These are my daily notes and internal conversations during development. They may be helpful to understand the larger context of decisions that were made, and how I learned and explored while building.

Devlog < 2023 < March < 10

| by date | | thread: collect | | thread: co |


Last night when I was trying to work through this problem, I think I was too deep in the weeds to wrap my head around what I needed to do. Having some space now, I might be able to get a bit further. Essentially, I need a way to traverse groups at execution time. It doesn’t make sense to pre-bake these lists, because there’s no way to guarantee if they’ll be used; so we’ll traverse the groups as they arise. However, we can and probably should cache these traversals as we go, because it is likely that we’ll access the same object several times. This means that from any given “object”, we may try to access its next and previous items along one of its groups. To do that, we need to take the object’s id, and find the next or previous element. If we’ve already resolved this traversal, we can cache it.

Honestly, perhaps we can actually just create a sort of ‘linked list’ while generating the context; all we’d need to do is walk through the tree after all maps are imported, and let each “group node” know the key of the next and previous elements. This might be unnecessary overhead, but it might not be too bad if we batch it. How would we use this information? Maybe instead of the group just storing the name of the map, we have a struct there that contains the &Map, and an Option<usize> index for prev/next.


This approach worked very well, and after sorting out a few other small questions about unrefined syntax, the entire first draft of this system is now working; it executes queries, iterates lists, and rendering text from loaded objects and the context. I should do a bit more testing, and I’d like to add a solution for nested indentation, but I’m glad that the big lift is over.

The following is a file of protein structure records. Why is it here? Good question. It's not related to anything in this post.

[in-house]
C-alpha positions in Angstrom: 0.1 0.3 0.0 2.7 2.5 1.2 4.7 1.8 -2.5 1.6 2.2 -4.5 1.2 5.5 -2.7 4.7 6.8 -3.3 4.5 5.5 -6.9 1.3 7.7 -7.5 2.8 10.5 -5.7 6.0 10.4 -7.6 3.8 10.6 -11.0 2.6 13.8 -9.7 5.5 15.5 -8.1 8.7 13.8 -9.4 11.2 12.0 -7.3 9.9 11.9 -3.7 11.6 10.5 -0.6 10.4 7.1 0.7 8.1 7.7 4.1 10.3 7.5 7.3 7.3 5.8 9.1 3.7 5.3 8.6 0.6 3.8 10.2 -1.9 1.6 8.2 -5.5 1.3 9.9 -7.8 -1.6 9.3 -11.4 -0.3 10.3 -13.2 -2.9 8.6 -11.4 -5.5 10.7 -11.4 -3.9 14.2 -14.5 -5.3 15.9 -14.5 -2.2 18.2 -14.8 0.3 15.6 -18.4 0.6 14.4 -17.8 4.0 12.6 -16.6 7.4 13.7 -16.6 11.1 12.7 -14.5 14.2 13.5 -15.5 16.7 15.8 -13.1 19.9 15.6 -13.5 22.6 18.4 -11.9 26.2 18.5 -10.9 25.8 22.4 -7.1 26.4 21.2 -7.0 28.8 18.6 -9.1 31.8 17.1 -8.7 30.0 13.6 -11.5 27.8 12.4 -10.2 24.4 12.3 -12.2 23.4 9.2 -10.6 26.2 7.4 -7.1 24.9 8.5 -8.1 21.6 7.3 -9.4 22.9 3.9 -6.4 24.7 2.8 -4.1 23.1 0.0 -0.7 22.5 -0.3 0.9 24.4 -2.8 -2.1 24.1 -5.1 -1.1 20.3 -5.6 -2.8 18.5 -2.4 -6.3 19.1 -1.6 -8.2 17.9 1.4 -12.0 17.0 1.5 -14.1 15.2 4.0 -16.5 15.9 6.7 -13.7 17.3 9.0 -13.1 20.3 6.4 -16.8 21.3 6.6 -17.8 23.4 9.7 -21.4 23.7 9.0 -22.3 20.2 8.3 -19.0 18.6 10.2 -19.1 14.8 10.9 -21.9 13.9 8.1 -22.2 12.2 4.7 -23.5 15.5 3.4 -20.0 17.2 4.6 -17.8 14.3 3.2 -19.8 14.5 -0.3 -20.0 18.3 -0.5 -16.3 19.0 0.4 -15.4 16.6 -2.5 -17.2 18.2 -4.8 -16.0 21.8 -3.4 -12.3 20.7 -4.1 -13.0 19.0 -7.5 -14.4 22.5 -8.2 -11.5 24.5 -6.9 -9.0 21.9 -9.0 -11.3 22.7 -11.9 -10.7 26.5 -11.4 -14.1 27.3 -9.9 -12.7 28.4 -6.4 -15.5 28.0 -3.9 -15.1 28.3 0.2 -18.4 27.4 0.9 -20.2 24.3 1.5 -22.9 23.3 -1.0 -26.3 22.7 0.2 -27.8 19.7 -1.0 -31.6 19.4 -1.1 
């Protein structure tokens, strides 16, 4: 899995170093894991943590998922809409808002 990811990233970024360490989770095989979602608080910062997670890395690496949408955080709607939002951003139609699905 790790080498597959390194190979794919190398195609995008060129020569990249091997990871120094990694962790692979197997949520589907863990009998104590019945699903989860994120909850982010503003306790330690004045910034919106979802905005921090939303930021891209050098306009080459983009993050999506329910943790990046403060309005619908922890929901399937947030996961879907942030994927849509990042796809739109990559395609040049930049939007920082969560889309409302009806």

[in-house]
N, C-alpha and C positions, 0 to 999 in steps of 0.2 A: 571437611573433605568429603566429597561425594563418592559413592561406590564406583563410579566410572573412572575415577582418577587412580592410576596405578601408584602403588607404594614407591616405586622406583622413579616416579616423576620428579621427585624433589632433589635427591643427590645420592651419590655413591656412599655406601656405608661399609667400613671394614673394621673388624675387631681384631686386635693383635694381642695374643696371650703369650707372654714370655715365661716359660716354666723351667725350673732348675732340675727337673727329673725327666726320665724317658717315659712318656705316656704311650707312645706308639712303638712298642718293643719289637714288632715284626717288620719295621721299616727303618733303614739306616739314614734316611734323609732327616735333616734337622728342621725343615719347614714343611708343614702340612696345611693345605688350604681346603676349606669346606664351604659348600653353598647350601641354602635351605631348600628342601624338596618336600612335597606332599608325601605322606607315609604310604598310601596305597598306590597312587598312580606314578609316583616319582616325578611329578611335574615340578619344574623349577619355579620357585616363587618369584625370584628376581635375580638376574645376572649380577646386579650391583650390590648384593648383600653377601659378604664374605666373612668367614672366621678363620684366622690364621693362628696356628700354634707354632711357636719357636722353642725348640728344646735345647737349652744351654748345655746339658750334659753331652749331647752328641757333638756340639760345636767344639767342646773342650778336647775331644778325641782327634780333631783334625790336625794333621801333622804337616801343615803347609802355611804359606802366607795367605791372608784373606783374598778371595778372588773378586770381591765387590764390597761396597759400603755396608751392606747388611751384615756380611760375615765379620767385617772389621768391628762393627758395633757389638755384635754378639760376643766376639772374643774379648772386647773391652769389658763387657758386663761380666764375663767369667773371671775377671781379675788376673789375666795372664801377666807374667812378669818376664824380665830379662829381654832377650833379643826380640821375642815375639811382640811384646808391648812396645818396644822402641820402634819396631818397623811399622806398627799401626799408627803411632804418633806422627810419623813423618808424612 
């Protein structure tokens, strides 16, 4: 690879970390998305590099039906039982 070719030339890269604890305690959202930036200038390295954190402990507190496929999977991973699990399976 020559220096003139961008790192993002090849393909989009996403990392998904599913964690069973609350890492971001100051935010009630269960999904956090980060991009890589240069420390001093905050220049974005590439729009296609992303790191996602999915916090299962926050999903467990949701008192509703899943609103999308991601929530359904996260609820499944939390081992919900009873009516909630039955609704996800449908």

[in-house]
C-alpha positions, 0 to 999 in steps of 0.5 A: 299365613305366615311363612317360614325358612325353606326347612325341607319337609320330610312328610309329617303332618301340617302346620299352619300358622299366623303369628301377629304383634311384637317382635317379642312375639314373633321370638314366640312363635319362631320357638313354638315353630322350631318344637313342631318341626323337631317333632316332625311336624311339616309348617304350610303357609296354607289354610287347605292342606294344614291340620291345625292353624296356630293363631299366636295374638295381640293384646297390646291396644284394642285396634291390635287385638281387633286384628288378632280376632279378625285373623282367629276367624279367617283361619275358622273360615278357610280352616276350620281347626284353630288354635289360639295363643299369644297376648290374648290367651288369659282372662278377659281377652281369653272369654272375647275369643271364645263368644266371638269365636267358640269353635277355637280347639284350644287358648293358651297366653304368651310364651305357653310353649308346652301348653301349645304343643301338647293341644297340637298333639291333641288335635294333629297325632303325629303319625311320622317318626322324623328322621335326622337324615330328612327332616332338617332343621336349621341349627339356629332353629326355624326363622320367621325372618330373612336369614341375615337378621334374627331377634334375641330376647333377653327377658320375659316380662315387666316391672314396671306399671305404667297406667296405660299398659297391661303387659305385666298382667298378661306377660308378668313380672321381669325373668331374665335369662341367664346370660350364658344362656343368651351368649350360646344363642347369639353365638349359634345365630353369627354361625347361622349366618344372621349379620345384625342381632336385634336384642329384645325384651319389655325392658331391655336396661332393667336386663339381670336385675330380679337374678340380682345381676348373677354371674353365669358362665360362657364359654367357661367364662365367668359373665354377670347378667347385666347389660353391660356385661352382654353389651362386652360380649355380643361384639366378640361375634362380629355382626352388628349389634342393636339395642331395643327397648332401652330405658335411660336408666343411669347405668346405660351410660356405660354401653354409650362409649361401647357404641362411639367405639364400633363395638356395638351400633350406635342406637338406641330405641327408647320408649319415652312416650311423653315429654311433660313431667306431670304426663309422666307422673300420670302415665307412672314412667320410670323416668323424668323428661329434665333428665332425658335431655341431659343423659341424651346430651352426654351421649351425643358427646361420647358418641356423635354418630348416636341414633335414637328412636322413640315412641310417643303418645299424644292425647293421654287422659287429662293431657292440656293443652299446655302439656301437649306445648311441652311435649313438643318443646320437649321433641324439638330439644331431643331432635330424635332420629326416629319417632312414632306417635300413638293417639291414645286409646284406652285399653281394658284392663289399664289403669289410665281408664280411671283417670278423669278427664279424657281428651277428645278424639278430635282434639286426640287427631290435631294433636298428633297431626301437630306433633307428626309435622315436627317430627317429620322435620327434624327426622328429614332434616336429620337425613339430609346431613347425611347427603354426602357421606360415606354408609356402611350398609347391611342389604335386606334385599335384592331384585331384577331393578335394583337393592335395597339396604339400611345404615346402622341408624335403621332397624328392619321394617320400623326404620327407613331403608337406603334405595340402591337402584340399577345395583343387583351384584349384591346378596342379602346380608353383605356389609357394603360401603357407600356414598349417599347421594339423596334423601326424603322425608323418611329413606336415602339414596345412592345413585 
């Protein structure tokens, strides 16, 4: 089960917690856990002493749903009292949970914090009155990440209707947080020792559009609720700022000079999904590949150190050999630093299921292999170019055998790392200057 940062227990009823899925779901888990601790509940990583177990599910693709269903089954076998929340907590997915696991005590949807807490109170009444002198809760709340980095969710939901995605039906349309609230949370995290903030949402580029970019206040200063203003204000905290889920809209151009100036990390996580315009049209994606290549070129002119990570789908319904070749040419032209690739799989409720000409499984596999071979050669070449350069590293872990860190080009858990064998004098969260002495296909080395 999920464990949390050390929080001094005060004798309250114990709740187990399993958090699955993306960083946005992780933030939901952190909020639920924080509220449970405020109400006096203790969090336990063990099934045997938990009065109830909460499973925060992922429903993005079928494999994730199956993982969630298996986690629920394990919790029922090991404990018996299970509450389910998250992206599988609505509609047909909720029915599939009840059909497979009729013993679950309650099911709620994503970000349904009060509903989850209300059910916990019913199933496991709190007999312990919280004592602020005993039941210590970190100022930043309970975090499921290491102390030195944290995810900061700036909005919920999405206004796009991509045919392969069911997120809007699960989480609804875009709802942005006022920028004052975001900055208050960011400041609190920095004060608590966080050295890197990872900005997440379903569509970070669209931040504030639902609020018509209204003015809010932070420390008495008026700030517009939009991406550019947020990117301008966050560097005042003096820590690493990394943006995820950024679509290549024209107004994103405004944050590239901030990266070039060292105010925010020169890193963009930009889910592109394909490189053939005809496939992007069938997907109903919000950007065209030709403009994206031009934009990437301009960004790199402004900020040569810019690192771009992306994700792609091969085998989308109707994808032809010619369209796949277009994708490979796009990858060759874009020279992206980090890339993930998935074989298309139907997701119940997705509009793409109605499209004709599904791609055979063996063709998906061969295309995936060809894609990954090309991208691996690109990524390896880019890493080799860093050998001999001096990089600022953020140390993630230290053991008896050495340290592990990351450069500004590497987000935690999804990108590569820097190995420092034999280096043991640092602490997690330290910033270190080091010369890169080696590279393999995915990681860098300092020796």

As I wrapped up the little text language (collect) I was reading a bit more of SICP and got to the topic of recursion. I realized that Co (and CODA) are both incapable of compositional recursion, which would limit their application. After thinking about it in the shower for a while, I realized that this is not the case. In the case of instructions, I will need to add an opcode to “load the address of this routine into memory”, and from there I can just pass the instruction opcode on the stack and call it; can potentially get messy, but recursion is possible like this without an unresolvable hash loop.

With data, it’s a bit more philosophical: two people cannot be each other’s parents, because of causality. Therefore, two pieces of data cannot be mutually composed. Instances where data is connected are always in the form of relationships. This is something I have already thought about, but had forgotten. If you ever need two pieces of data to be connected, they must both already exist, and you can connect them with a new "relationship" piece of data.

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